The USWNT have finished 2018 without dropping a match. 20 matches played and a 18-0-2 record to show for it. And now it’s time for all eyes to turn to 2019.
We now know who the USWNT will face in the group stage of the 2019 Women’s World Cup – Thailand, Chile and Sweden – so all that worry about a “group of death” is suddenly gone.
The US are all but a lock to come out of this group on top. Even if they somehow draw Sweden, the goal differential against Chile and Thailand should more than see them through.
The USWNT is in a good position heading into 2019. They have a solid core, and a large crop of players who appear ready to take the next step upward. Is it precisely the roster I’d prefer? No. And likely many other observers have some differences of their own. But with as much talent as the US has available, there aren’t a ton of flat-out wrong answers.
And while some issues linger, the USWNT is winning. Not just winning, but blowing teams out of the water. They faced Denmark, Germany, England, Mexico, China, Japan, Brazil, Chile, Panama, Trinidad and Tobago, Jamaica, Canada, Portugal and Scotland and came away with wins. Australia and France were their only draws.
Fans of the USWNT are in a strange position. They have come to expect utter perfection, knowing that any moment the cleat could drop and the team could end up relegated to the trash bin of women’s soccer history.
The truth is often found between the extremes. This team isn’t perfect, but it’s very good. And it truth is: it doesn’t need to be perfect.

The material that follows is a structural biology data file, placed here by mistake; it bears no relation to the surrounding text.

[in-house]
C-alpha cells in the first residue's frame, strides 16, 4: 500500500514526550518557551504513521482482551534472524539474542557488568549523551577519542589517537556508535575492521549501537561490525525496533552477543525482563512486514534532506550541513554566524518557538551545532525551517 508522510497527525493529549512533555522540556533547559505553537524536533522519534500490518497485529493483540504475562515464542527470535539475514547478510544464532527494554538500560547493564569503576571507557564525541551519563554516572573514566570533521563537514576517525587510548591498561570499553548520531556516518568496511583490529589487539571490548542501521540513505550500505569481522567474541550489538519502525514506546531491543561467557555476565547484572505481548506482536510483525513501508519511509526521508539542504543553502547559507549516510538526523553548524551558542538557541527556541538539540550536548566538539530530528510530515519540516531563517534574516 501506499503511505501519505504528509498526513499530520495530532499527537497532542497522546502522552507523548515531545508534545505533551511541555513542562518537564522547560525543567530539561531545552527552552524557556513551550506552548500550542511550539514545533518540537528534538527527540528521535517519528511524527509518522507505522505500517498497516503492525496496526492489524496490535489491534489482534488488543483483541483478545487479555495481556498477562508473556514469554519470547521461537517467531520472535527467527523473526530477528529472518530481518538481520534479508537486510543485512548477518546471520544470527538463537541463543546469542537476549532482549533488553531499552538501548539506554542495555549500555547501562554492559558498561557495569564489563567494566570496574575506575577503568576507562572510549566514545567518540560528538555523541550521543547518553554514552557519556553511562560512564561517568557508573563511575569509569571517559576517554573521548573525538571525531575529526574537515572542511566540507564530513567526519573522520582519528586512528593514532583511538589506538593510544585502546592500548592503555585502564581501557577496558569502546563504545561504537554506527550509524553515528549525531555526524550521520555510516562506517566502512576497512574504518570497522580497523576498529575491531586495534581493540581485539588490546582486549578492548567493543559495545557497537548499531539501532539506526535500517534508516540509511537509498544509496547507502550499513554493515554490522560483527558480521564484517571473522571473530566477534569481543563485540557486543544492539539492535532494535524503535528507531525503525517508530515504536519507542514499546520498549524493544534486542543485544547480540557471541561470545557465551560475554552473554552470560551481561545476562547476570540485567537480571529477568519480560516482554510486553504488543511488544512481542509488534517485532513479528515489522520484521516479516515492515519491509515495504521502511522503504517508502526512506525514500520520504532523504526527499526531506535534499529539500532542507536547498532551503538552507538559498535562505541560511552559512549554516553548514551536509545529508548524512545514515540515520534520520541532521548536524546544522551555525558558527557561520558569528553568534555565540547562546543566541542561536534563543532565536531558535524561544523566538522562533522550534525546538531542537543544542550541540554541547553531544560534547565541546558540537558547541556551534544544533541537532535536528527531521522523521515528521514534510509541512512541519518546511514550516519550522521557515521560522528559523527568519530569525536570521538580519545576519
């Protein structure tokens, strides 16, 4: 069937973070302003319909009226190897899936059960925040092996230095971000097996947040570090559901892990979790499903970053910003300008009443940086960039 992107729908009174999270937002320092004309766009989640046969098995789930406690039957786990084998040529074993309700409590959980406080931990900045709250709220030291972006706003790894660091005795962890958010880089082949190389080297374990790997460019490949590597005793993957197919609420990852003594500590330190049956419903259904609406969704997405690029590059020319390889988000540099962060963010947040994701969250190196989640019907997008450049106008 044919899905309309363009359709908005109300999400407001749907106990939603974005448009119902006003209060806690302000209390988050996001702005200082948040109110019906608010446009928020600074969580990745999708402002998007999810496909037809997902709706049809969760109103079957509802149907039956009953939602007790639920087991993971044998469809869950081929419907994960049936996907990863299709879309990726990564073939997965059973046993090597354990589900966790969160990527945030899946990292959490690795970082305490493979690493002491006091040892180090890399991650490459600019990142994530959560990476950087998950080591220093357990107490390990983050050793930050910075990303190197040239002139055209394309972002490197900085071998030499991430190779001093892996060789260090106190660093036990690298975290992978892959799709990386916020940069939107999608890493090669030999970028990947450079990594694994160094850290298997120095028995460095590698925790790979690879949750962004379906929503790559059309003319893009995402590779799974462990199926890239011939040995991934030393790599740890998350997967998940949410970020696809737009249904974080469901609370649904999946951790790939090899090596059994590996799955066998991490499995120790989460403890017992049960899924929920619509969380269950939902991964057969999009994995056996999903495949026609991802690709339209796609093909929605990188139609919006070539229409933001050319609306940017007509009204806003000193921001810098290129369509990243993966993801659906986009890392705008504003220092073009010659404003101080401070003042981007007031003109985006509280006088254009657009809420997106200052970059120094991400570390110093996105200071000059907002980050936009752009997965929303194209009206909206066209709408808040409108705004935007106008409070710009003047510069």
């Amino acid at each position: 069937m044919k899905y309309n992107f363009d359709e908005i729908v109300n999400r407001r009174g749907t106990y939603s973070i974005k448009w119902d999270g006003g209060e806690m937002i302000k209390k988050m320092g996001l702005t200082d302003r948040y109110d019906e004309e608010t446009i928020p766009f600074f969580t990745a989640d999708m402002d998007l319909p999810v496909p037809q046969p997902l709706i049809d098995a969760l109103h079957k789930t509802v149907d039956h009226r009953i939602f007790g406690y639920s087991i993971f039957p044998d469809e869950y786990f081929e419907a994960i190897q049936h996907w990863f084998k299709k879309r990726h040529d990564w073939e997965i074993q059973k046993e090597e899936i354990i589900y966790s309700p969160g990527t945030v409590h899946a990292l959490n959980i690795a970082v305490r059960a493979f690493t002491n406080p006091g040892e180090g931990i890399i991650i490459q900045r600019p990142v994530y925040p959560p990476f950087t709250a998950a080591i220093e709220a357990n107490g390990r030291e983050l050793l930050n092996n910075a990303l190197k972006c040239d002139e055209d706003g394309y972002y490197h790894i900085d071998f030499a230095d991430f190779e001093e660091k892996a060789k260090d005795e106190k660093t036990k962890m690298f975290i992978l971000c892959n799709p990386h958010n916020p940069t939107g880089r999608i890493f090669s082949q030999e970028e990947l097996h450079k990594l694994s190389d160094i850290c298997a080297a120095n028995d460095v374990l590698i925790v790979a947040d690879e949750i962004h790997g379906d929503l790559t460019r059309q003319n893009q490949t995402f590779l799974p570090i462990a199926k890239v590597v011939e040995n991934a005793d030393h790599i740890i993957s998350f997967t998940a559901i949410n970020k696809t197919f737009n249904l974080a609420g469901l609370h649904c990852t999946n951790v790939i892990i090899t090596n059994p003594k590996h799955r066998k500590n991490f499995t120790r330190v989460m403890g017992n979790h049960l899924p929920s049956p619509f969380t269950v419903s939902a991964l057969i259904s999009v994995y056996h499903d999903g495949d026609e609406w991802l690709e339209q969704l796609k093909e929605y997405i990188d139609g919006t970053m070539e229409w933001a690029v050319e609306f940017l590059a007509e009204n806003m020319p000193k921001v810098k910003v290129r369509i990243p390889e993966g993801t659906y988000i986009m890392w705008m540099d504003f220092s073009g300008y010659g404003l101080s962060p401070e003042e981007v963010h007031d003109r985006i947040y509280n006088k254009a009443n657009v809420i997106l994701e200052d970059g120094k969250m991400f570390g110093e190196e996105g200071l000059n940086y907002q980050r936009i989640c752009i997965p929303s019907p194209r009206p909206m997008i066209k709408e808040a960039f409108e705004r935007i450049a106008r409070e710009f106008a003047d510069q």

Jill Ellis is not an all-time great coach, but she’s done a pretty good job at bringing the USWNT back to a clear status as the best in the world, after their worst-ever performance in the 2016 Olympics. That period has included some real downs – notably the experimental phase that saw a three back with Allie Long in the middle – but she’s righted the ship. These days, the US is the sort of team that can – and often does – make good teams look bad.
I am not saying the USWNT will win the Women’s World Cup. But no matter what Kelley O’Hara or Jill Ellis says, they are the favorites by any sane measure. While there are places the team still needs to improve, there’s no reason to think they can’t do it. This is not the US team of 2003 or 2007, which faced real, maybe unfixable, problems.
For this holiday season may we all find a little chill in our gift piles. Six-plus months until the first Women’s World Cup match kicks off is a long time to rage tweet about who is going to be the second back up goalkeeper.